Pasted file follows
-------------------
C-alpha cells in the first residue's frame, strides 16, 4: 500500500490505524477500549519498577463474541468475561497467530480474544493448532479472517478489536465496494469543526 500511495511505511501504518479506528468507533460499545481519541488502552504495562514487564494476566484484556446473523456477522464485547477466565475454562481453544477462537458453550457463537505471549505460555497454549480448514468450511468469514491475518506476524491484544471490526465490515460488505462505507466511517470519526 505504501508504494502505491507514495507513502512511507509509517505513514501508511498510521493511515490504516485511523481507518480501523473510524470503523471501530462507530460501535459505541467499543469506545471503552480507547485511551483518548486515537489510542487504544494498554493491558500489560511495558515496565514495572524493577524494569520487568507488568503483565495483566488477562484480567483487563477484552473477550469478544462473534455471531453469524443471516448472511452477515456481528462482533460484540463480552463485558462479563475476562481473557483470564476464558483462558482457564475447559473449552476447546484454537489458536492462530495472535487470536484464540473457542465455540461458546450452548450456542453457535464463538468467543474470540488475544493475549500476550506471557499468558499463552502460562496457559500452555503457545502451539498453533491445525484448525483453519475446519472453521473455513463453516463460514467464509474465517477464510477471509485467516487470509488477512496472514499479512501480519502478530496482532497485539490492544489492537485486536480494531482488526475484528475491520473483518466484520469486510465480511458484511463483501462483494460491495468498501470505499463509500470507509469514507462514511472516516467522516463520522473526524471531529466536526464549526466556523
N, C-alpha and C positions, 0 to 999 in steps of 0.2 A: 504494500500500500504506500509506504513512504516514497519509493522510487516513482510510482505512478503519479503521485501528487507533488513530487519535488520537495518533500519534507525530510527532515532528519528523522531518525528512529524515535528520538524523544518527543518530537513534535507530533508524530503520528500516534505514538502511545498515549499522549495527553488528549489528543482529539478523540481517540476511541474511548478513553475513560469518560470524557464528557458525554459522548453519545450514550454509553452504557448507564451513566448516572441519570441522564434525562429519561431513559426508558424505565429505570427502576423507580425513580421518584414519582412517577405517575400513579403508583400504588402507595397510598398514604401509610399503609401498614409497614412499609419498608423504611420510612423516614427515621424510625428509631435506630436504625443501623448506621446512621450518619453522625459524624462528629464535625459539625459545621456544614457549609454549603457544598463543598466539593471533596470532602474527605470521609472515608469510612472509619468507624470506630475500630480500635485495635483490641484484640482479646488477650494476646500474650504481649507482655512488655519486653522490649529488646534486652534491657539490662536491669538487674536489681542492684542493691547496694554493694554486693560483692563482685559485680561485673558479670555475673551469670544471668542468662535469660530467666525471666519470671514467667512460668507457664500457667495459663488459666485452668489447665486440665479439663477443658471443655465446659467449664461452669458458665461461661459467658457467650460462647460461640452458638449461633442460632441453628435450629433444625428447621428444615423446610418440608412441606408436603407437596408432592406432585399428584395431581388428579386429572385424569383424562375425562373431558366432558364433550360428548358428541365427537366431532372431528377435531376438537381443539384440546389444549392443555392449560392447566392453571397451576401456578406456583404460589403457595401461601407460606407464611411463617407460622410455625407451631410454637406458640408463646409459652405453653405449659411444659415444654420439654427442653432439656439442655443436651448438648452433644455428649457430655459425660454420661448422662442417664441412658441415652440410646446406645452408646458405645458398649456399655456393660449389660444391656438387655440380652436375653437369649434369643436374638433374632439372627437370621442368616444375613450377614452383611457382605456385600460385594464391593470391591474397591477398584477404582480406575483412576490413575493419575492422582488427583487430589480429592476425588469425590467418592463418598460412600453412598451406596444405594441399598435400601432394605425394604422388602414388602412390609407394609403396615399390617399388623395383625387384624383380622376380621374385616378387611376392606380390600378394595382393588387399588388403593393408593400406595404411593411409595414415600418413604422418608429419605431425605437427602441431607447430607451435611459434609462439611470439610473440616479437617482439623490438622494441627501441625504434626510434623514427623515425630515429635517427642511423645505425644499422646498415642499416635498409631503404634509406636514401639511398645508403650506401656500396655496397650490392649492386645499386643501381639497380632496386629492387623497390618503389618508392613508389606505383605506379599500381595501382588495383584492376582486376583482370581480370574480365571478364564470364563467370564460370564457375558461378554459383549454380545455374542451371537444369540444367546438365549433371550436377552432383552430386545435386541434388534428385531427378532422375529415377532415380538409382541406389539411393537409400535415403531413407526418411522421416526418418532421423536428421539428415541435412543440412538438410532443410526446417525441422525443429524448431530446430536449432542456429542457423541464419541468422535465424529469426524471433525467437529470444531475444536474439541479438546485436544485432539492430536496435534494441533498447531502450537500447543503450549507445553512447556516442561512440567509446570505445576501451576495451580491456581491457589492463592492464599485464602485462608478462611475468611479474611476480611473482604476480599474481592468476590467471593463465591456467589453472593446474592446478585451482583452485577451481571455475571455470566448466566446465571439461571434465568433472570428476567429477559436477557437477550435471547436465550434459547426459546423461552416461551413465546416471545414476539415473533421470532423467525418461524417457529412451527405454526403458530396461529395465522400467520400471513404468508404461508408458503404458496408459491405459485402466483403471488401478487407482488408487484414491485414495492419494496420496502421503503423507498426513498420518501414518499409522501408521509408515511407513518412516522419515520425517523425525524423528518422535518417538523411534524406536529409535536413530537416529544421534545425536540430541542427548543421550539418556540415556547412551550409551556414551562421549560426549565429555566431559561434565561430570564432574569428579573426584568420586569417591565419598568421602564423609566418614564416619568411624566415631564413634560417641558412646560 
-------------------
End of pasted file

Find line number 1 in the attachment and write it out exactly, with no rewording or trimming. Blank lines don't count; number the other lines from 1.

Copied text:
C-alpha cells in the first residue's frame, strides 16, 4: 500500500490505524477500549519498577463474541468475561497467530480474544493448532479472517478489536465496494469543526 500511495511505511501504518479506528468507533460499545481519541488502552504495562514487564494476566484484556446473523456477522464485547477466565475454562481453544477462537458453550457463537505471549505460555497454549480448514468450511468469514491475518506476524491484544471490526465490515460488505462505507466511517470519526 505504501508504494502505491507514495507513502512511507509509517505513514501508511498510521493511515490504516485511523481507518480501523473510524470503523471501530462507530460501535459505541467499543469506545471503552480507547485511551483518548486515537489510542487504544494498554493491558500489560511495558515496565514495572524493577524494569520487568507488568503483565495483566488477562484480567483487563477484552473477550469478544462473534455471531453469524443471516448472511452477515456481528462482533460484540463480552463485558462479563475476562481473557483470564476464558483462558482457564475447559473449552476447546484454537489458536492462530495472535487470536484464540473457542465455540461458546450452548450456542453457535464463538468467543474470540488475544493475549500476550506471557499468558499463552502460562496457559500452555503457545502451539498453533491445525484448525483453519475446519472453521473455513463453516463460514467464509474465517477464510477471509485467516487470509488477512496472514499479512501480519502478530496482532497485539490492544489492537485486536480494531482488526475484528475491520473483518466484520469486510465480511458484511463483501462483494460491495468498501470505499463509500470507509469514507462514511472516516467522516463520522473526524471531529466536526464549526466556523